In an article that ran this weekend in the Courant, columnist Kevin Rennie accuses House Speaker Jim Amann's use of his considerable influence to raise money for the Greater Connecticut Chapter of the National Multiple Sclerosis Society.
This wouldn't be so bad if Amann weren't employed by that charity to do just that. They pay him $60,000/year, in fact.
This winter, spring and summer, Amann, members of his legislative staff and a select group of lobbyists helped raise money for an MS fund-raising event honoring Gov. M. Jodi Rell and singer Michael Bolton July 13...
He admits that he solicited lobbyists and their clients during and after this year's legislative session. Among those helping him were state Rep. Lawrence Cafero, R-Norwalk, and lobbyist Shelly Rubino, who are colleagues at the Hartford office of law and lobbying firm Brown, Rudnick. Cafero and Rubino also were listed on literature for the Wallingford event as members of the planning committee.
Ignoring lines and guardrails that the law constructs, Amann hosted at least one meeting of fundraisers and others in his Capitol office.
Amann says that his subordinates did help him raise money for his employer, but that it was "strictly voluntary." In the pyramid of power, helping the boss succeed at his civilian job is usually not a choice.
Amann staff members - some of whom already have reputations for being especially aggressive in their constant pursuit of contributions for political and other causes - made calls during the legislative session that included this subtle incentive: The speaker is waiting to hear if you are going to contribute to his event.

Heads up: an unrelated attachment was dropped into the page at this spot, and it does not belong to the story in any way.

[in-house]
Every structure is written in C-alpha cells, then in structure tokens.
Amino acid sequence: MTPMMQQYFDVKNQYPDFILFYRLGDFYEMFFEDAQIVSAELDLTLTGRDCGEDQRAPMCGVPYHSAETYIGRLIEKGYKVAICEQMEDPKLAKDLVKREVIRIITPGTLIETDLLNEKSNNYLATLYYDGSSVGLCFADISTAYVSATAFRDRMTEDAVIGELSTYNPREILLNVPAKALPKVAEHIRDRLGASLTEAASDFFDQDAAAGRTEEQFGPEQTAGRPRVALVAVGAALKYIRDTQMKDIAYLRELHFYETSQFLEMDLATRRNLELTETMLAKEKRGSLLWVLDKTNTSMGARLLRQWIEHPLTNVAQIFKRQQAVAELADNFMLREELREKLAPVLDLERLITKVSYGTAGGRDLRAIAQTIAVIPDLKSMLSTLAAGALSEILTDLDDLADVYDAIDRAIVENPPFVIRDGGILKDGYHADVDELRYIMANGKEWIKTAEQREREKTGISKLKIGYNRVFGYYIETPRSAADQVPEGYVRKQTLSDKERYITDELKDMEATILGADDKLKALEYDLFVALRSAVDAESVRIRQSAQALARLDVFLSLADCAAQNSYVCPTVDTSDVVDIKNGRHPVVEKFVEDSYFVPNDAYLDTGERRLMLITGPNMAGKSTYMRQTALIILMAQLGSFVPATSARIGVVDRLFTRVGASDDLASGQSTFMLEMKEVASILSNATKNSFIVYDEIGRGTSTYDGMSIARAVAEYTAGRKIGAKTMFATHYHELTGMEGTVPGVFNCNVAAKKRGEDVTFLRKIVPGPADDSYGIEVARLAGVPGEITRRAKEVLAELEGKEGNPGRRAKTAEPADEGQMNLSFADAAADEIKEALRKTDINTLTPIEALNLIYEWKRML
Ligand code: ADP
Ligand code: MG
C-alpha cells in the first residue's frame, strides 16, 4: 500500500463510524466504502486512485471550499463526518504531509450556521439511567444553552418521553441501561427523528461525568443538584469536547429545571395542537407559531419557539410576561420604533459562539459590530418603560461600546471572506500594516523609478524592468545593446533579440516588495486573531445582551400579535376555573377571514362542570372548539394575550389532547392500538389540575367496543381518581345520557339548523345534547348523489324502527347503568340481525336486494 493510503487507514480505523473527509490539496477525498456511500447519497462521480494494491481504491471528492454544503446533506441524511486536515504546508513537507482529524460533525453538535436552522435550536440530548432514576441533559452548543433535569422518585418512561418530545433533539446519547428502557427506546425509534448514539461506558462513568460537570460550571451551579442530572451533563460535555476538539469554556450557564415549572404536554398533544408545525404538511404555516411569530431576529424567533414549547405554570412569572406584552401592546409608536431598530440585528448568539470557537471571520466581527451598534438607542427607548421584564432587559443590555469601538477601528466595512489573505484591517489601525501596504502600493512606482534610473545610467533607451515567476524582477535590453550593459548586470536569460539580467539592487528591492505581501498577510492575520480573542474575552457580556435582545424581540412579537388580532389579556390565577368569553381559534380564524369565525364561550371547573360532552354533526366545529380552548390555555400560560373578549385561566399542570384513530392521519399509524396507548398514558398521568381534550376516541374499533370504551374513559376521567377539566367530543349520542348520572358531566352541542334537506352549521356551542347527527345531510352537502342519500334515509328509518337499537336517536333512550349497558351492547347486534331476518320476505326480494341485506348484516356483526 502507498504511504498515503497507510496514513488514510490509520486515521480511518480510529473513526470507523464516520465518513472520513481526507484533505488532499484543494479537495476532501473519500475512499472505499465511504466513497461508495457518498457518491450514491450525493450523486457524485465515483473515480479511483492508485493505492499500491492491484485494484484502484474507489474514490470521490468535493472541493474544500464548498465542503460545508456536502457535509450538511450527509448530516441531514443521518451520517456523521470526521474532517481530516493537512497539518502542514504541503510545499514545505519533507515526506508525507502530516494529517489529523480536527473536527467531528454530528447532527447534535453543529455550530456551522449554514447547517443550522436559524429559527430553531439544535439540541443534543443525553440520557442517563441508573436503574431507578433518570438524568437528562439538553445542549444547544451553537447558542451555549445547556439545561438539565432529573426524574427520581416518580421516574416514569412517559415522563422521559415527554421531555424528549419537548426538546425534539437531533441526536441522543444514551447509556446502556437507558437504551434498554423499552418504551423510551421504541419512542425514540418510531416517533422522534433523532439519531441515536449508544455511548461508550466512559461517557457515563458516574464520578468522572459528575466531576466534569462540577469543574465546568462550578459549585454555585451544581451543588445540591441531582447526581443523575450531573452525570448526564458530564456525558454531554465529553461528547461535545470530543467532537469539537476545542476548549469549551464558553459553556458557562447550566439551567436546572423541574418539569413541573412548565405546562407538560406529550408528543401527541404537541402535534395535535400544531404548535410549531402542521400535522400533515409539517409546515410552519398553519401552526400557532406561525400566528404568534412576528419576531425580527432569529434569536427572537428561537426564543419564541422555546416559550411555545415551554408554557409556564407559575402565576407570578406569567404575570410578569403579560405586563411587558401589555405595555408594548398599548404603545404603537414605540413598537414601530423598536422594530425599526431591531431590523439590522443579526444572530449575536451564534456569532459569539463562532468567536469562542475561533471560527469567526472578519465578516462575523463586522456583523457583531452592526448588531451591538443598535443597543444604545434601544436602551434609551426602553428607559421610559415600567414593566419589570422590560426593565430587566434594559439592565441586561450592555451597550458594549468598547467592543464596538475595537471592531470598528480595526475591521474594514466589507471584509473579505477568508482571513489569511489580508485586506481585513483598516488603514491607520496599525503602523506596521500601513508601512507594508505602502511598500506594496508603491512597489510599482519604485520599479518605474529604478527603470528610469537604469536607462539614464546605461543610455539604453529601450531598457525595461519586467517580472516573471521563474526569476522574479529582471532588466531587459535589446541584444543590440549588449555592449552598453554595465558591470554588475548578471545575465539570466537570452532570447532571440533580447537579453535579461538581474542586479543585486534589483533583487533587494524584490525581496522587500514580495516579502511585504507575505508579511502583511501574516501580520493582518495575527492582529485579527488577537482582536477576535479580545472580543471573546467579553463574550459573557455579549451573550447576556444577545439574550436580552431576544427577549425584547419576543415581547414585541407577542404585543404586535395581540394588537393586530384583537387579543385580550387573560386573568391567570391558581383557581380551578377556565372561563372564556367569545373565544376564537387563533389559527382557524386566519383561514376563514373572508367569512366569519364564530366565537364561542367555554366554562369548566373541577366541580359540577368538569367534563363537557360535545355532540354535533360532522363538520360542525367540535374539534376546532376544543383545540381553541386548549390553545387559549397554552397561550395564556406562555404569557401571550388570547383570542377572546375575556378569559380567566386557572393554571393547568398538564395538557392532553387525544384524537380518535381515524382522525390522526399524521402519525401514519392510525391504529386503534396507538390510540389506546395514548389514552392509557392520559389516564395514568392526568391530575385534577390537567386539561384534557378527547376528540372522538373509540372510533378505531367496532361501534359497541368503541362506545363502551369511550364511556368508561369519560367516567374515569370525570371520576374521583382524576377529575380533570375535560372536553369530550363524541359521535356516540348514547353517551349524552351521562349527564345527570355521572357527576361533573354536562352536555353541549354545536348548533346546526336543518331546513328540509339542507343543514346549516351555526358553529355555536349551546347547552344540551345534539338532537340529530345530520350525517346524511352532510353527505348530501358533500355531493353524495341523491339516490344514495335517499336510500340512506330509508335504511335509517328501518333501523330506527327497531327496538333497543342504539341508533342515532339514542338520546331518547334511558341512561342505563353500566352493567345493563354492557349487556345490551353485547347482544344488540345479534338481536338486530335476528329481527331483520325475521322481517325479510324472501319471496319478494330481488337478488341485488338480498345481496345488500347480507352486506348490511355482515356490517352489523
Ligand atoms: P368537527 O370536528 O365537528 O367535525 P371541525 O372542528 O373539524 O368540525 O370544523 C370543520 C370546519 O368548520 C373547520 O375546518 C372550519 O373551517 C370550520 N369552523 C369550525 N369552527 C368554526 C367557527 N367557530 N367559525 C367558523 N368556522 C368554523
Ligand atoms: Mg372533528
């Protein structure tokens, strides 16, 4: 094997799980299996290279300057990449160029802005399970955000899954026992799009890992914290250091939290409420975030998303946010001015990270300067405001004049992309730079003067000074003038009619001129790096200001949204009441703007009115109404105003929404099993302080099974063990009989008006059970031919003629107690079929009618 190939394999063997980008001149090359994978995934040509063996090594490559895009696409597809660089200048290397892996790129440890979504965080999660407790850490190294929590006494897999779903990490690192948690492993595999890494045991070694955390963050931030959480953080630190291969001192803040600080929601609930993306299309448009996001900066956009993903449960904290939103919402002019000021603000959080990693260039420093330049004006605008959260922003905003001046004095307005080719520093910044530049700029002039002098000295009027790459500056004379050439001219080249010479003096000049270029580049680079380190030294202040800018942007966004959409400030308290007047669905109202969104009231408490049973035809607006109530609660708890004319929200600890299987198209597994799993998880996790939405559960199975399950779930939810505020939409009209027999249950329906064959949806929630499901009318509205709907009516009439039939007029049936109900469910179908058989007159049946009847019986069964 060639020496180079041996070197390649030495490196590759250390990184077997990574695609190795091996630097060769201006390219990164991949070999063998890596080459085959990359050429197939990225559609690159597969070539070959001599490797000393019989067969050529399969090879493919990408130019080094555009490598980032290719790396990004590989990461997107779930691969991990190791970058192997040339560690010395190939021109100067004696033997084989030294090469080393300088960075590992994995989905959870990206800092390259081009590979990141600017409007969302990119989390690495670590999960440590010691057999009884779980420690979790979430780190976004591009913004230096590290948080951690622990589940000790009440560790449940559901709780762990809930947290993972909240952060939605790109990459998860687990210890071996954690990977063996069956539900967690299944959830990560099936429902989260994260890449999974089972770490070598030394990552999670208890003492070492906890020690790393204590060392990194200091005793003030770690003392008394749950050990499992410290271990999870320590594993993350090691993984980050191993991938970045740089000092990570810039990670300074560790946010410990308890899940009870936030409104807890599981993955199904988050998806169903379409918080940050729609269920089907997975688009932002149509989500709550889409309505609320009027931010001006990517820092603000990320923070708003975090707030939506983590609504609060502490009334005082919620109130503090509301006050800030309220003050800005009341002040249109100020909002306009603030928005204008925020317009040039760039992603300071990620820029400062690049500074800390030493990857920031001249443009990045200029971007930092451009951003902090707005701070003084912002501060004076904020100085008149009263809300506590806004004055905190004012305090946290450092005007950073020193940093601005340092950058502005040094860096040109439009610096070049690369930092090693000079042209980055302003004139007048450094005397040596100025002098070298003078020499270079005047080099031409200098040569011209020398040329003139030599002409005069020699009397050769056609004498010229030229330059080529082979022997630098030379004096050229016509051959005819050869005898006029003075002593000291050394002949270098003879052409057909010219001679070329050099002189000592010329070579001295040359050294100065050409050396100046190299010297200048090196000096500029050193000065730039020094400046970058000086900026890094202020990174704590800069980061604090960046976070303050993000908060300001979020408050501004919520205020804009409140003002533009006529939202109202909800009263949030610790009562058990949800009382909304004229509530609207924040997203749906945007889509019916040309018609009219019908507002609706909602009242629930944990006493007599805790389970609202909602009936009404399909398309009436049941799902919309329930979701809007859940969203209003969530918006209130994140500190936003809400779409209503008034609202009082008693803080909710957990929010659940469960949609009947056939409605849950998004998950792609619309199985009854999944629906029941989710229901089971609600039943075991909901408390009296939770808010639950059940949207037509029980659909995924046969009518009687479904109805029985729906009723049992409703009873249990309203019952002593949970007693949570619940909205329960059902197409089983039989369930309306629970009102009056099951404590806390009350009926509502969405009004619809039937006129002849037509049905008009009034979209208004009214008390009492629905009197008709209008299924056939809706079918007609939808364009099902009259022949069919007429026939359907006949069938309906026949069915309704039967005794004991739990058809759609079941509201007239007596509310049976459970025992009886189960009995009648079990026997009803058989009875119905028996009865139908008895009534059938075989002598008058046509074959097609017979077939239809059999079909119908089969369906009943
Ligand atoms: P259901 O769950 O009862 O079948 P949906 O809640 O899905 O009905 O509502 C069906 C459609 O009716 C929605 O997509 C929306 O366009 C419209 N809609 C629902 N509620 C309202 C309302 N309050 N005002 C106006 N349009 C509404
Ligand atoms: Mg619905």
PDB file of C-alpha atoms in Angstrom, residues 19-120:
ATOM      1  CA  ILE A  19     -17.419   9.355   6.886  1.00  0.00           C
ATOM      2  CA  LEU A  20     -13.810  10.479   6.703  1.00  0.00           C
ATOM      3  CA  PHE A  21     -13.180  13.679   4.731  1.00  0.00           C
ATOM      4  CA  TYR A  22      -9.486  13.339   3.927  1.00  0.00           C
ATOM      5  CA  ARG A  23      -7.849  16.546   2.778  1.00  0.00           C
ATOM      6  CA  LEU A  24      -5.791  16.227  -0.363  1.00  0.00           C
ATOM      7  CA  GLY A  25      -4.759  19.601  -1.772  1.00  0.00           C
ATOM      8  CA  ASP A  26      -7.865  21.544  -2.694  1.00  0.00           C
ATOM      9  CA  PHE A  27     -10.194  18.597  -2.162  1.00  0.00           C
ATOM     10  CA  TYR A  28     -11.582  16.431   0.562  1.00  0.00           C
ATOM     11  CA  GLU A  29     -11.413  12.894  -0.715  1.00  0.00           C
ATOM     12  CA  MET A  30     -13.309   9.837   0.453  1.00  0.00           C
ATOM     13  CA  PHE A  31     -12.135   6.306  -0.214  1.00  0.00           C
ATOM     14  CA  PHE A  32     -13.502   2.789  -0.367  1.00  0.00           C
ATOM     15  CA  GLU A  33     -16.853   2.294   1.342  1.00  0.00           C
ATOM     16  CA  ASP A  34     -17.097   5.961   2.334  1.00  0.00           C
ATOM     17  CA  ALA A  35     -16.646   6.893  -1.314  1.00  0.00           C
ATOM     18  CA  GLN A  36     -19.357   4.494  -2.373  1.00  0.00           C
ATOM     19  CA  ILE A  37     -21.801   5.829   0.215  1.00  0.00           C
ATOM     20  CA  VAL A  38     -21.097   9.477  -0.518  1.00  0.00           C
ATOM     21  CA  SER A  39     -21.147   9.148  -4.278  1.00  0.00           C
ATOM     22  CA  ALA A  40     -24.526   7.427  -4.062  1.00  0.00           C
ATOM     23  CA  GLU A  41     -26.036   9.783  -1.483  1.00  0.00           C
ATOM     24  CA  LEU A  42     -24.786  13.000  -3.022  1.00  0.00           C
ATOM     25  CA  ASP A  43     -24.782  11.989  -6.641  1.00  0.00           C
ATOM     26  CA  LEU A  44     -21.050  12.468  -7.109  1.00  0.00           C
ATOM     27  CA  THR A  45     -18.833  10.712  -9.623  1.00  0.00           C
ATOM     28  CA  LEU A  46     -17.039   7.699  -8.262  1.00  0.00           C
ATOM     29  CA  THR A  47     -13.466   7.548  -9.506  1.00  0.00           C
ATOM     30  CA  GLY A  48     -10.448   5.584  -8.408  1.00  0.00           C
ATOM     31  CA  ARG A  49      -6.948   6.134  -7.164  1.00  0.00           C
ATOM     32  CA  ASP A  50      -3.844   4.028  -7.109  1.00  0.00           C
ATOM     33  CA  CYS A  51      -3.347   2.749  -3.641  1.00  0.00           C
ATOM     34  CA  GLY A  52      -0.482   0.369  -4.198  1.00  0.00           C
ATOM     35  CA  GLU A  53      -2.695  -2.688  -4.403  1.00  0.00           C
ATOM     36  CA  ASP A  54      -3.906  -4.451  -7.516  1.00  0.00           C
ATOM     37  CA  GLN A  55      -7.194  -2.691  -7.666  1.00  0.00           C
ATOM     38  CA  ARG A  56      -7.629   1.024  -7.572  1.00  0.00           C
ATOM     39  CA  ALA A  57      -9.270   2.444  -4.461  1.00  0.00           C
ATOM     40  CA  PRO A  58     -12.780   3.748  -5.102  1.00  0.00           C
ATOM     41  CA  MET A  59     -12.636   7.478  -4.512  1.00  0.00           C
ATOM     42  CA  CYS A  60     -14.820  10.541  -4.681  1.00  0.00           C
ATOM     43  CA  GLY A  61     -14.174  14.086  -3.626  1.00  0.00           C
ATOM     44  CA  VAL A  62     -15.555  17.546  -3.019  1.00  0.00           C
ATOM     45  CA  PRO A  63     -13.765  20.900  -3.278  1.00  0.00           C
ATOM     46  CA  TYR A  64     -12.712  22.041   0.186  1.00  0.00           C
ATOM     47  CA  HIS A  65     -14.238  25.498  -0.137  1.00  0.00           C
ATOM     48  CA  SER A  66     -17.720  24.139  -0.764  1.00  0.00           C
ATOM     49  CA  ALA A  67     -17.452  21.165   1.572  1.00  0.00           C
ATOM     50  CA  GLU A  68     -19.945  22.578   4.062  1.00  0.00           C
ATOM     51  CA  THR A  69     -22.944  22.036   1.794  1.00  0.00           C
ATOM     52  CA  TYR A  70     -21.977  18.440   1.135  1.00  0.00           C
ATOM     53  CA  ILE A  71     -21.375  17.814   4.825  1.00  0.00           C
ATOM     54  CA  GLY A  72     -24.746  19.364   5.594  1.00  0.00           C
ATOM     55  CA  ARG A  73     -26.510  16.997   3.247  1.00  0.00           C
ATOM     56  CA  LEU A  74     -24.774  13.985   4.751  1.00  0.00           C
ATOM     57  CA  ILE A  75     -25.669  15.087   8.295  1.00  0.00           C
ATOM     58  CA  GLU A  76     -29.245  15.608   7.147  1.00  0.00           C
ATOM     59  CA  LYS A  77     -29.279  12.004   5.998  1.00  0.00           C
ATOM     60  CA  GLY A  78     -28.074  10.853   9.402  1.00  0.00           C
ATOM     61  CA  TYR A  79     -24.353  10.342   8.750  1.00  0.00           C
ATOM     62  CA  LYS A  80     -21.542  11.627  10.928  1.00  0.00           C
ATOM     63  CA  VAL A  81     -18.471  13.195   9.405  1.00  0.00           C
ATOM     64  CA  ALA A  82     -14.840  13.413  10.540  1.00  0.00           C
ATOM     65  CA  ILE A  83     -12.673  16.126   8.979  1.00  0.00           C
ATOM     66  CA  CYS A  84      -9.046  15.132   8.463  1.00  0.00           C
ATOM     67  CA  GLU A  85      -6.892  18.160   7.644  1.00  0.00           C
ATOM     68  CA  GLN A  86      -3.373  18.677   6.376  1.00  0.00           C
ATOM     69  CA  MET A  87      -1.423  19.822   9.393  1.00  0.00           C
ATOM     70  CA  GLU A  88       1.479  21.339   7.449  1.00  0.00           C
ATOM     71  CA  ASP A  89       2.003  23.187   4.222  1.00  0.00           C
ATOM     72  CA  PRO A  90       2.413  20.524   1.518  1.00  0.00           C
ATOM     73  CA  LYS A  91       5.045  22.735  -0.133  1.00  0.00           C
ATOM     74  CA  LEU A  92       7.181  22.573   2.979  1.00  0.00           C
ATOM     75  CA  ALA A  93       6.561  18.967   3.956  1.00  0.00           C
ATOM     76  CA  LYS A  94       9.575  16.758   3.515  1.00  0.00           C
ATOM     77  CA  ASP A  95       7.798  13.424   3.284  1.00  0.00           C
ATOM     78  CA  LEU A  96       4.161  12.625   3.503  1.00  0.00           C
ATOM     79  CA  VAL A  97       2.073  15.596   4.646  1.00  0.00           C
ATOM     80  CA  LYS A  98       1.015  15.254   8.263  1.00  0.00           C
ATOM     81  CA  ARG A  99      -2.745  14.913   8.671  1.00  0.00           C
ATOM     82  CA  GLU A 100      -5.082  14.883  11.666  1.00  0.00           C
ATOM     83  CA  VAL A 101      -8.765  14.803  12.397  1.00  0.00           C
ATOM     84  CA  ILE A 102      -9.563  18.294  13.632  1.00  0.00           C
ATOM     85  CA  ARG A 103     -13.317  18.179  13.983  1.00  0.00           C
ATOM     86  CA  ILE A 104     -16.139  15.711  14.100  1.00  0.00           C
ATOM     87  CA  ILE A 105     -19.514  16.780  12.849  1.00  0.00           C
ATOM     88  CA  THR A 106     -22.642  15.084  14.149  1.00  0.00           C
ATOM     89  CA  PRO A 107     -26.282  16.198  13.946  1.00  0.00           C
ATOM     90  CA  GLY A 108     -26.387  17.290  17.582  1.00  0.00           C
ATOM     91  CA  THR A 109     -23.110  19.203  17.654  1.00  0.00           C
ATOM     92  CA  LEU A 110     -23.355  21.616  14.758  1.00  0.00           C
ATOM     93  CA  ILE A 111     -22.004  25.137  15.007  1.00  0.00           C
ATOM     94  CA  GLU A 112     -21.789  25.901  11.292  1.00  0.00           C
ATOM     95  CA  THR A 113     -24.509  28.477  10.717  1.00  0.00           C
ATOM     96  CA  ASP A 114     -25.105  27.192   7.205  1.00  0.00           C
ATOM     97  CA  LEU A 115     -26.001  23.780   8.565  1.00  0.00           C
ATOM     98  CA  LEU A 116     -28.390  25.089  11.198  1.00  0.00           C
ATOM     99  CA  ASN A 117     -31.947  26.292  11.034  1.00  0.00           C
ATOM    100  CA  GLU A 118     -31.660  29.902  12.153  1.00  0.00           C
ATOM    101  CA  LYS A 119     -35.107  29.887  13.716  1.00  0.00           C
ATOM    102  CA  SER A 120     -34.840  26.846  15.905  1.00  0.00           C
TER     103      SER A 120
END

The speaker of the House has flouted the law with the assistance of plenty of accomplices. Subpoenas should fly. (Rennie)
I have no problem with charitable giving. But this is clearly a conflict of interest and probably a violation of ethics rules. Does Amann forget how he got his position? He wouldn't be Speaker if Kevin Sullivan hadn't been bumped up to Lt. Gov. following John Rowland's resignation and Jodi Rell's assumption of the governorship.
(Correction: Not true. Amann was not in the line of succession, but was elected after Moira Lyons left.)
Is this the sort of thing that could lead to Amann's ouster? Probably not. That guy's like a barnicle on the side of the Capitol. However, legislative Democrats can't afford to let this one go. Investigate. Censure. Vote him out of the leadership. Democrats are steadily losing the moral high ground they had after Rowland's departure, and Amann's poor leadership and questionable ethics are partly to blame.
I, for one, won't be sorry to see him go, if it comes to that.
Rennie, Kevin. "For Speaker, Charity Begins With A Shakedown." Hartford Courant 25 September, 2005.